I was very excited to see my green and red “Cryptids” banner that I used to use on my Paranormal News Insider page which highlighted the big three subjects I mentioned (wish I had more time to focus on it).

  13. korollocke responds:

    There would have to be something concrete by now to prove the existance of the more fantastical cryptids. I would be thrilled to see a lake, sea or river going prehistoric monster. From a safe vantage point of course….

  14. springheeledjack responds:

    Oops, forgot to check back in on the state of this post:)

    I’ve read the books on Ireland’s sea cryptids. I’ve got my own theories on that too, but it involves migration…and perhaps stopovers in smaller bodies of water…that’s my theory…

    As for the oceans, there are still too many variables at play…even with giant squids who live in the depths, aside from the rogue critter washed ashore, it wasn’t until just recently that we’ve actually obtained video footage and carcasses of merit…and we still haven’t landed one of the big boys at 60 feet plus. Unless we know what we’re dealing with, there could be a hundred unknown variables that make intersections with humankind possible. And as I’ve stated, I think we have come across bodies…they just weren’t kept, or left at sea, and so on. I don’t think it’s been important enough for the general population to snag and preserve a body for study…I hope it would happen now, but with people being what they are, who knows.

    If a fishing village actually found a washed up carcass of a serpent, would they get someone from a large city with scientific where with all to come take a look at it, or would they just see if it was usable as a food source, or just forget it and add it to their personal folk lore? I’d bet on one of the latter.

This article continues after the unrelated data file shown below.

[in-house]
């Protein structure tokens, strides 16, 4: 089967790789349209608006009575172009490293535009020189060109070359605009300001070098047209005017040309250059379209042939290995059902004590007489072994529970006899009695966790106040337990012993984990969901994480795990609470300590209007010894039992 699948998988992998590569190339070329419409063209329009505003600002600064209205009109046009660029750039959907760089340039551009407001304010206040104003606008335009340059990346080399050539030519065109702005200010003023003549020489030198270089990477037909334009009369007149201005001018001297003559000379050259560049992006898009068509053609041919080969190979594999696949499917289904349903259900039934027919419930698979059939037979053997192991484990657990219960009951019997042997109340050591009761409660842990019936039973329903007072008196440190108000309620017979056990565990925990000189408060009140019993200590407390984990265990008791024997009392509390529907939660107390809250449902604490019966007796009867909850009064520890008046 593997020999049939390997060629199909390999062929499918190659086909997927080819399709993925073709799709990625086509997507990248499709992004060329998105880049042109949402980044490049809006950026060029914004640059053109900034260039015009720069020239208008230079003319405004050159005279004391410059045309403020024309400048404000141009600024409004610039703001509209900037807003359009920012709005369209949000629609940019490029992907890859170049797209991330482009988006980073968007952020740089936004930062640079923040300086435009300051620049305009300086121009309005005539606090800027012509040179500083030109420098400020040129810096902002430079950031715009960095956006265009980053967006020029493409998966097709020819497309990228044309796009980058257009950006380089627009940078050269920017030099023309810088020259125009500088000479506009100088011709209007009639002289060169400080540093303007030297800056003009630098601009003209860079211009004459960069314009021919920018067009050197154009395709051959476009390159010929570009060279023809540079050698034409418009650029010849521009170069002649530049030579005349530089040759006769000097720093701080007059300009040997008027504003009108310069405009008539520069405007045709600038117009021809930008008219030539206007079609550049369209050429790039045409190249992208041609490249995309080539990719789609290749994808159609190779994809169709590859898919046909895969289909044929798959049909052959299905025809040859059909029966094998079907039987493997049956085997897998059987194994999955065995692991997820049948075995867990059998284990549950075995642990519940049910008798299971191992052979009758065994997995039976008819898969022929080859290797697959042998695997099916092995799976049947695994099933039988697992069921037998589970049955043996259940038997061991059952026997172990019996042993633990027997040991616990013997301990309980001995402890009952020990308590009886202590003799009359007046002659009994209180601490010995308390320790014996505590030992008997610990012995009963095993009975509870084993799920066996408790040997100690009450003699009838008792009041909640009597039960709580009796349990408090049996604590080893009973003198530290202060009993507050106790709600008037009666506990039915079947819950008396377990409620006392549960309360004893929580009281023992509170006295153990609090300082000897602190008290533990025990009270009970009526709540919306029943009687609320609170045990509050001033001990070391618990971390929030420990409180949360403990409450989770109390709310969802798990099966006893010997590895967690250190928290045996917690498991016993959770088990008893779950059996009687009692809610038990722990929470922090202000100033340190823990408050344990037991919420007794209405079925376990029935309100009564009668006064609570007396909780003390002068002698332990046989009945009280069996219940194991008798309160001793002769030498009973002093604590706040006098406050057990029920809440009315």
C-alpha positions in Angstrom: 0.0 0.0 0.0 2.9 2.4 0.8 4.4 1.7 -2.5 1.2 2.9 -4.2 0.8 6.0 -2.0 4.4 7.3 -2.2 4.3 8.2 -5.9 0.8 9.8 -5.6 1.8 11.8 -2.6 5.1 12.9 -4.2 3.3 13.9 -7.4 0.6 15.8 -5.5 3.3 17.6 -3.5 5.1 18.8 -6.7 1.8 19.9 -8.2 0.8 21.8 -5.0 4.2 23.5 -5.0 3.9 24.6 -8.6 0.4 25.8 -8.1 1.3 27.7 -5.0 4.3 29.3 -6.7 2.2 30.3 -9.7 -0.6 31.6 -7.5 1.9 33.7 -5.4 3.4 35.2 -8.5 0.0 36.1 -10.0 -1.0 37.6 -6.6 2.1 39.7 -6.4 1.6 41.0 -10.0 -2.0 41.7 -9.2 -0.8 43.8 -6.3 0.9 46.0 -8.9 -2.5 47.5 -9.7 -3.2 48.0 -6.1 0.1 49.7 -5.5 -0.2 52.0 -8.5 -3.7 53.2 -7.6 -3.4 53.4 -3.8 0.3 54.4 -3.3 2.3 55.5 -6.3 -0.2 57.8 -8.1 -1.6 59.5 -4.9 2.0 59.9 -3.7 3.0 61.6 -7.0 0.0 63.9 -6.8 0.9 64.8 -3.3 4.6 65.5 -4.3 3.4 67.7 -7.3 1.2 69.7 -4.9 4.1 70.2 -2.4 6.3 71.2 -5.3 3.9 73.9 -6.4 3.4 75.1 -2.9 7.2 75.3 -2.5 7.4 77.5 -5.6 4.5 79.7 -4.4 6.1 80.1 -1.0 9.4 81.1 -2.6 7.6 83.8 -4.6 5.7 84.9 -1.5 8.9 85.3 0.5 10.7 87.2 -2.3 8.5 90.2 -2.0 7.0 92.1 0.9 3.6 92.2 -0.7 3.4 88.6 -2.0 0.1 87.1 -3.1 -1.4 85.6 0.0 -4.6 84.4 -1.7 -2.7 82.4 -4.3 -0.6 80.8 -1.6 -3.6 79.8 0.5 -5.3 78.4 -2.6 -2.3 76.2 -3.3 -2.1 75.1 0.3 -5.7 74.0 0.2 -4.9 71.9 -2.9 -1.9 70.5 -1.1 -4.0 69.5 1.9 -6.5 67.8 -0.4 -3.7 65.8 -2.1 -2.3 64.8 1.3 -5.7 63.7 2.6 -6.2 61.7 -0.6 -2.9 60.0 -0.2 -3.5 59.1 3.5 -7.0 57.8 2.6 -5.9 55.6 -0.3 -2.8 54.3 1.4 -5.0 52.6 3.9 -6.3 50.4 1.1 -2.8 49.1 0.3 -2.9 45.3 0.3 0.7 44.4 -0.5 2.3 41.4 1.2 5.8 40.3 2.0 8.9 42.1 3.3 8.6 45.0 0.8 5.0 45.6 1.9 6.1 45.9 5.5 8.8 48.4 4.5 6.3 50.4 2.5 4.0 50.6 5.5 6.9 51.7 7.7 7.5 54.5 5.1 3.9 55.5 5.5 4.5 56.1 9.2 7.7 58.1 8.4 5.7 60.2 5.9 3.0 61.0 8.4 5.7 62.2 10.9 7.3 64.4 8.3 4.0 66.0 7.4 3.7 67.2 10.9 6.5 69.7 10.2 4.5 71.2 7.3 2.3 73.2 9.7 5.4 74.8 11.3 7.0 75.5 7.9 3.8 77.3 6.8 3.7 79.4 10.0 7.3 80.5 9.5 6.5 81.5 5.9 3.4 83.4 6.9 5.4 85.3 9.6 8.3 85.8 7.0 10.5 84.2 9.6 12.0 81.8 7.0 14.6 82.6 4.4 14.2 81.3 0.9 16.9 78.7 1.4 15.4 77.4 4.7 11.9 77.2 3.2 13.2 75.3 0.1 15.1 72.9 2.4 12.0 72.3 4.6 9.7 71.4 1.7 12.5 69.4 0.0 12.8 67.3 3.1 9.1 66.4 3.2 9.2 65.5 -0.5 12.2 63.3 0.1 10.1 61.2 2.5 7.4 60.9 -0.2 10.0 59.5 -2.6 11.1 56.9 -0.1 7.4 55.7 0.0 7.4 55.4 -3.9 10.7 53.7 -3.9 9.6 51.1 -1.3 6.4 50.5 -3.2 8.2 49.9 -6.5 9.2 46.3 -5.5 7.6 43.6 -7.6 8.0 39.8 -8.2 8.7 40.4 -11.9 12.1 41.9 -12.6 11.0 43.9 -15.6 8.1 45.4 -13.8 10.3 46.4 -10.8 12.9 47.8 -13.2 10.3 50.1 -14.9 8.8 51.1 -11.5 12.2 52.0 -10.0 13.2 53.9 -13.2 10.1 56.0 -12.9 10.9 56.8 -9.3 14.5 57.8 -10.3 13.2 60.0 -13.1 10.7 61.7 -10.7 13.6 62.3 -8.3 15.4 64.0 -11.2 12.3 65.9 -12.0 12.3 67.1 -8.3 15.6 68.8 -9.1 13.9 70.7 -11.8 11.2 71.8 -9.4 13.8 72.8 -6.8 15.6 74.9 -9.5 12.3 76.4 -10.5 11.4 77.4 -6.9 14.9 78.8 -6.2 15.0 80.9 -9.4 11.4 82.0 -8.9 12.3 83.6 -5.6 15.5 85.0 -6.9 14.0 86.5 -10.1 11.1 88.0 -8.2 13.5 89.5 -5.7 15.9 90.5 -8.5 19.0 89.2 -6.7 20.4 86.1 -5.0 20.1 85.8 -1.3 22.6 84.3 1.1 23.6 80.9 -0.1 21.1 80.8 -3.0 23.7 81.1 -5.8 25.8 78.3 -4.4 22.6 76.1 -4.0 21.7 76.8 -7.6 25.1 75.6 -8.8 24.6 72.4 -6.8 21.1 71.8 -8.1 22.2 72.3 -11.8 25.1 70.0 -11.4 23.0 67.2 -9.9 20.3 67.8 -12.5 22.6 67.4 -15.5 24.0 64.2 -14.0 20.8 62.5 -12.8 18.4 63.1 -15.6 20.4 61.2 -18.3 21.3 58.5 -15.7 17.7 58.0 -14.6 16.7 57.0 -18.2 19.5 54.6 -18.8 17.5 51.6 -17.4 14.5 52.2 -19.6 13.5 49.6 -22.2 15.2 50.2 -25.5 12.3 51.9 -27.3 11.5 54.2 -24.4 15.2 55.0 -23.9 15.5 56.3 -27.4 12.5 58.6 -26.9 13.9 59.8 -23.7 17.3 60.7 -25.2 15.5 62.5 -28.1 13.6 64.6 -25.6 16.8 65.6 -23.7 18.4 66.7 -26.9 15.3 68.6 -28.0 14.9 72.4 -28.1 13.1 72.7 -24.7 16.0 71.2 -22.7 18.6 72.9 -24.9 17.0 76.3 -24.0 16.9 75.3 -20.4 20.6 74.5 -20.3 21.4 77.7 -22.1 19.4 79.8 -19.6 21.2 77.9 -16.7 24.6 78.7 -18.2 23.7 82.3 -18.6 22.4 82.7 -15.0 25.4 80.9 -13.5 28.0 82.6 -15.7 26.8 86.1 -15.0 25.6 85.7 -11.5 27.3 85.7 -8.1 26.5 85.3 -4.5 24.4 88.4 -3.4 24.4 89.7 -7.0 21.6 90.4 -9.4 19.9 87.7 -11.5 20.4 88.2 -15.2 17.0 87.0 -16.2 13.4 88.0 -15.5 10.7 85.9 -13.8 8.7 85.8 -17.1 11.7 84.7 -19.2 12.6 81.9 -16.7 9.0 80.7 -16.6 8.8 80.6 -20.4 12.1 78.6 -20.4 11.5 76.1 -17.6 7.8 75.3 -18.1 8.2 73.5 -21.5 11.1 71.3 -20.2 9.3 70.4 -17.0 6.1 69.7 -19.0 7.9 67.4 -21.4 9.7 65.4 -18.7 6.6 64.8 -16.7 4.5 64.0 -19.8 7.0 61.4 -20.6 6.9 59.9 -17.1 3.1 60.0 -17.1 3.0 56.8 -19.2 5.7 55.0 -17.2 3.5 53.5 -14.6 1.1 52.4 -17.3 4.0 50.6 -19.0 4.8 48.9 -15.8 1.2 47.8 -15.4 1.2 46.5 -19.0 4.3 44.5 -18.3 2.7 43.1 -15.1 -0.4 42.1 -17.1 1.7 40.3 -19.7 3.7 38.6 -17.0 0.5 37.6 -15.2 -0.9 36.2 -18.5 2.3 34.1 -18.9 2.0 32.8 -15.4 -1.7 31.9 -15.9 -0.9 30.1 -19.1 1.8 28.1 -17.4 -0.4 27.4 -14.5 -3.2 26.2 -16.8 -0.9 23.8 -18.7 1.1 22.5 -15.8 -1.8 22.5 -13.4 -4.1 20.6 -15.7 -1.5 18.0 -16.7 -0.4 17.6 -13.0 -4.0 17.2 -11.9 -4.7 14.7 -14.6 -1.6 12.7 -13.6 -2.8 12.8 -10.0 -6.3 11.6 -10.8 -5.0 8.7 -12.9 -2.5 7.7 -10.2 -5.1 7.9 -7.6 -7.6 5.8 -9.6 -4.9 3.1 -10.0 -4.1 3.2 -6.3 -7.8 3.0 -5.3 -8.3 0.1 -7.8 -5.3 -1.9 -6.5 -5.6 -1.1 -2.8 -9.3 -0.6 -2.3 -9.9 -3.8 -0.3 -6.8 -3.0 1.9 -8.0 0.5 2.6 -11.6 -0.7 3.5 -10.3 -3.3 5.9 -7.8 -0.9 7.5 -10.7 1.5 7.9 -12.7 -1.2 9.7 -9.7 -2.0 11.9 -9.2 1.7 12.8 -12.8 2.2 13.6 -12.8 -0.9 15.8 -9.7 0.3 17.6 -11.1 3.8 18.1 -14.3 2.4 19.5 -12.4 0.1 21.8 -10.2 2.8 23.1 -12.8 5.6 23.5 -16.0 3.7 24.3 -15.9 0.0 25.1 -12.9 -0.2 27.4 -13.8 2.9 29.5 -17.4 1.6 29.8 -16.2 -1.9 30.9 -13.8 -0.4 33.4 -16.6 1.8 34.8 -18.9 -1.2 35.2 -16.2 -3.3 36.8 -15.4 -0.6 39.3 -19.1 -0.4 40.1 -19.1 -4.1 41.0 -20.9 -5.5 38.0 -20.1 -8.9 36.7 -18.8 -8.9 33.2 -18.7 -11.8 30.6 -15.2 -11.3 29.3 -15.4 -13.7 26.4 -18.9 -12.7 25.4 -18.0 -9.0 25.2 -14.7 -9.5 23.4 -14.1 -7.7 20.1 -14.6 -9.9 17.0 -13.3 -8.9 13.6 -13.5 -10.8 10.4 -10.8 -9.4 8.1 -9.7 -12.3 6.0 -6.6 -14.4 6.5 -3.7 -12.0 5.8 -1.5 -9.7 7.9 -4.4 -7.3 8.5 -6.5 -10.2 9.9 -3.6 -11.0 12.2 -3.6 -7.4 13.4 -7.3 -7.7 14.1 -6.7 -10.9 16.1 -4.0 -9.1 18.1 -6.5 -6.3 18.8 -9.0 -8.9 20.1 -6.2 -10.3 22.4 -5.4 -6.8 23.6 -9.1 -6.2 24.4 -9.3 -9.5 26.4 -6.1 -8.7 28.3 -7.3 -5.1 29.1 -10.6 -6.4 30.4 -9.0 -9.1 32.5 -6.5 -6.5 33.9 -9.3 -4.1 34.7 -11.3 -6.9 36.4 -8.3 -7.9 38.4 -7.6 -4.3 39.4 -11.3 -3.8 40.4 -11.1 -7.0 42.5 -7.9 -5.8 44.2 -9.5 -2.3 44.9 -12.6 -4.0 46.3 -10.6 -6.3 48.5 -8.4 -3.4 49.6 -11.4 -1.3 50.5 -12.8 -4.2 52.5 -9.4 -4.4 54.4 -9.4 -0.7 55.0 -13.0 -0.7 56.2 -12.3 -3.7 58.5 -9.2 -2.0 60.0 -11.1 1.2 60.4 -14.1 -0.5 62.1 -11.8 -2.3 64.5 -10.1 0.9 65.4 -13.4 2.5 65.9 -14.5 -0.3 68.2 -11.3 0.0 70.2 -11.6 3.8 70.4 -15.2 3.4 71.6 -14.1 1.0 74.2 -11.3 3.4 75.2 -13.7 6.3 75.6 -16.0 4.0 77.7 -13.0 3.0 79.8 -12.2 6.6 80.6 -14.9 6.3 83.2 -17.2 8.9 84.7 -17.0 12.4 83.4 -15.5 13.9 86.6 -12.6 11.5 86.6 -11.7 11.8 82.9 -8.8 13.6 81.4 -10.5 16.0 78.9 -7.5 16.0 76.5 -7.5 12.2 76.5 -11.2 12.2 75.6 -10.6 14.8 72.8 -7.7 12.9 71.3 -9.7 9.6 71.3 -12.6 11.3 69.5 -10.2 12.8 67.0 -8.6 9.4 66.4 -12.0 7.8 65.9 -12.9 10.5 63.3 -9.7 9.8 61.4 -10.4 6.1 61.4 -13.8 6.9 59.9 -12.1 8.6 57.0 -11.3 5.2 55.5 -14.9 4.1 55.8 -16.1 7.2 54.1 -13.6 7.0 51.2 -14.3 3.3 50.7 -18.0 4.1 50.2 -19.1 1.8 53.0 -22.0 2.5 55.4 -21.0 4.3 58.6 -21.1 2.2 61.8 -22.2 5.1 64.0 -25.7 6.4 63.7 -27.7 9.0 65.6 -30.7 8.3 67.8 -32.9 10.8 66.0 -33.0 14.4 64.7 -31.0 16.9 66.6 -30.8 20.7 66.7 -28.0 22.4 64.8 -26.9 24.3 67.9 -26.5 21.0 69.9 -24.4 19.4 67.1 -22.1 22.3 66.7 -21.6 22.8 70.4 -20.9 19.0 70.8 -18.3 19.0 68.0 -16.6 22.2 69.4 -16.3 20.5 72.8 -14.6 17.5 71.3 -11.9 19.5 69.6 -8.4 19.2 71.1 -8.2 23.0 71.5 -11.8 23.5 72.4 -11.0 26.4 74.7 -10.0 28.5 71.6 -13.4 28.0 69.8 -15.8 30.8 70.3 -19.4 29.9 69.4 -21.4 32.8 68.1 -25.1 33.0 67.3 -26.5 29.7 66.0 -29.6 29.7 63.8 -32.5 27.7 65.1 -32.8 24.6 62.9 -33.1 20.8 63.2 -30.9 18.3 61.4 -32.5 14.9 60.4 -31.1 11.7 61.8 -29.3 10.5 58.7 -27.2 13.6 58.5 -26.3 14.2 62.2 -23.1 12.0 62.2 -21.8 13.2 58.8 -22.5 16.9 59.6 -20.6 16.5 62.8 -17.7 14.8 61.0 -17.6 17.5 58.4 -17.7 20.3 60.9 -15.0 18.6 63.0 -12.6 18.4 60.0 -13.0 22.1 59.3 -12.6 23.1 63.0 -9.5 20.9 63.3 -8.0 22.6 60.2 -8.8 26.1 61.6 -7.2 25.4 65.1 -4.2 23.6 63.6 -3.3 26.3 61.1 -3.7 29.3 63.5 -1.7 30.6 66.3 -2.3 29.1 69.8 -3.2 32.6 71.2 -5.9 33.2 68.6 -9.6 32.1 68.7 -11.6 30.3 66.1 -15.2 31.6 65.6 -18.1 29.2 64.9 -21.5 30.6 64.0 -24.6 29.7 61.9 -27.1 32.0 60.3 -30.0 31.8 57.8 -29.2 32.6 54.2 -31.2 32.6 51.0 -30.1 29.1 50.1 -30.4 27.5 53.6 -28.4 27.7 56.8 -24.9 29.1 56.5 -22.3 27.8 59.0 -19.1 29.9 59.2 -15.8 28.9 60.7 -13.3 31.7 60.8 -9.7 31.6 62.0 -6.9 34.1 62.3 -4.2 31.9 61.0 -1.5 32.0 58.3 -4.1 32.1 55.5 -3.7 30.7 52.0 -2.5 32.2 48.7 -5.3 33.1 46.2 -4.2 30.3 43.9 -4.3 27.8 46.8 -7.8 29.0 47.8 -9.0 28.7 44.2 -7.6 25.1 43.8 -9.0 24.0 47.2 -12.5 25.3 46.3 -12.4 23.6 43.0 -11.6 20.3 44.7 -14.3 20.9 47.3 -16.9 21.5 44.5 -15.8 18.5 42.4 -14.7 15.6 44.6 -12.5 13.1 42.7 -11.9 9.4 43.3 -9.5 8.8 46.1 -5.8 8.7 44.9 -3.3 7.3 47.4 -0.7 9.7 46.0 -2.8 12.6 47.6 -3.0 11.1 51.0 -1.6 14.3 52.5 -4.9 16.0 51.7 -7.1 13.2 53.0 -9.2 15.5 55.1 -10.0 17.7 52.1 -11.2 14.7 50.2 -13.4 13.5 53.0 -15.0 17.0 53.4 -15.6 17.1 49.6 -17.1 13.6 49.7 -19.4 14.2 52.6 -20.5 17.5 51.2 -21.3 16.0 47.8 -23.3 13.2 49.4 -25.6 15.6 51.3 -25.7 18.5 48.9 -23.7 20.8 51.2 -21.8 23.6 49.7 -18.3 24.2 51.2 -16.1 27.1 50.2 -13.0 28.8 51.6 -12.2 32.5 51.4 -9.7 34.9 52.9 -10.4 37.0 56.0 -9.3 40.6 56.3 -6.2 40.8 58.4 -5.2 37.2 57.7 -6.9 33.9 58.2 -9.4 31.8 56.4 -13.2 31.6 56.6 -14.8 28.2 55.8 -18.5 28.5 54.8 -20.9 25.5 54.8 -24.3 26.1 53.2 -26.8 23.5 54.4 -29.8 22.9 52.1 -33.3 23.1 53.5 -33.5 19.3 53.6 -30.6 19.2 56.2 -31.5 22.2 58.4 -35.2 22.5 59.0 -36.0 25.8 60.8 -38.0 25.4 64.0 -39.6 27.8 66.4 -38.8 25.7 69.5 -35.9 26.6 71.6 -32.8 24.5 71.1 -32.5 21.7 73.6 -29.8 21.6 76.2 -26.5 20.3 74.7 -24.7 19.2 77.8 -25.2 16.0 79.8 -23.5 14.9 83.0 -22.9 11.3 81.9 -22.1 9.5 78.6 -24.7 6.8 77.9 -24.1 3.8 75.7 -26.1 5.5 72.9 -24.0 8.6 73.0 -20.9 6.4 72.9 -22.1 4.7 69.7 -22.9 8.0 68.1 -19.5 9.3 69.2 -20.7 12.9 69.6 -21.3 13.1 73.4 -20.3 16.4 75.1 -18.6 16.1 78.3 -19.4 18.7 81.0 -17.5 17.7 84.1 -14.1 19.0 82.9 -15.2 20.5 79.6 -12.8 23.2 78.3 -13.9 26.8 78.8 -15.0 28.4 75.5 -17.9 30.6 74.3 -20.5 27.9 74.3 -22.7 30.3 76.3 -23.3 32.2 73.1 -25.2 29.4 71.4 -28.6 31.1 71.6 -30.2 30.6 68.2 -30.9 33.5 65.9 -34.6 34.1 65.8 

As for BF, I think that unpredictability you’re talking about is exactly why we have encounters with them at all. I do believe their ability to adapt and use their environment is way above what most of us could accomplish. And I also believe they probably have the skills or natural abilities (smell, hearing, etc.) to be able to become aware of intruders into their environment.

    I think you’re still buying into some of that arrogance that ‘because we’re so capable, how could anything avoid our detection?’ And I think that while we may be at the top of the food chain, we’re still not necessarily the smartest or superior to other species.

    Now, having said all that, I’m going to also give you your due. You’ve spent a whole lot more time out in field research than I have, and I certainly would take what you say about hunting BF in the field with some weighty respect. The fact that you’re entertaining this theory leads me to believe that you’ve hunted to the point that you think something more is going on…hence this series of posts.

    So my next question to you, is alright, you’ve got this theory, so what’s the next step? How do we, or how are you going to take this further and research to start proving this theory and make it a more viable option? If it is a tulpa, how do we move forward?